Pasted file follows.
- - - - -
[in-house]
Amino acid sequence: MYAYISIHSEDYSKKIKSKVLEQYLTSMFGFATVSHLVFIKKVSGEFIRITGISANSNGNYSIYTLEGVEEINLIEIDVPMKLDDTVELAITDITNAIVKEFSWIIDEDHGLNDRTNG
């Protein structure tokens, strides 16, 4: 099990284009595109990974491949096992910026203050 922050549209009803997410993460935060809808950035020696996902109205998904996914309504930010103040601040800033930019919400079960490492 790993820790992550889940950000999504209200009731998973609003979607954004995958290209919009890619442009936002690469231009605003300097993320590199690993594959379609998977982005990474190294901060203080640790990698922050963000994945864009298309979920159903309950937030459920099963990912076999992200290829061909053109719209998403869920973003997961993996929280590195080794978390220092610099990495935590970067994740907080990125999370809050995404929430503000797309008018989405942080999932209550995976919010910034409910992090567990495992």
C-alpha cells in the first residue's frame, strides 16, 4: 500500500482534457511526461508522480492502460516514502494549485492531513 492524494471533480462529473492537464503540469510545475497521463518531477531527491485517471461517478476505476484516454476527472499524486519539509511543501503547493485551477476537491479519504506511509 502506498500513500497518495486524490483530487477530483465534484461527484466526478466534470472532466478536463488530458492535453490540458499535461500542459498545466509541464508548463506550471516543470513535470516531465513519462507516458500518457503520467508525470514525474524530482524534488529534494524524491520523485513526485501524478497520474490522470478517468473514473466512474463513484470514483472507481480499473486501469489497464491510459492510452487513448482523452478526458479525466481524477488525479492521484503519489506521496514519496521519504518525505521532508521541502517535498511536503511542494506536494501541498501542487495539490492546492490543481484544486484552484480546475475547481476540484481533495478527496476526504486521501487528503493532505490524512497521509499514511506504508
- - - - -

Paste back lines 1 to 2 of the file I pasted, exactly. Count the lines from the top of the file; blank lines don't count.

[in-house]
Amino acid sequence: MYAYISIHSEDYSKKIKSKVLEQYLTSMFGFATVSHLVFIKKVSGEFIRITGISANSNGNYSIYTLEGVEEINLIEIDVPMKLDDTVELAITDITNAIVKEFSWIIDEDHGLNDRTNG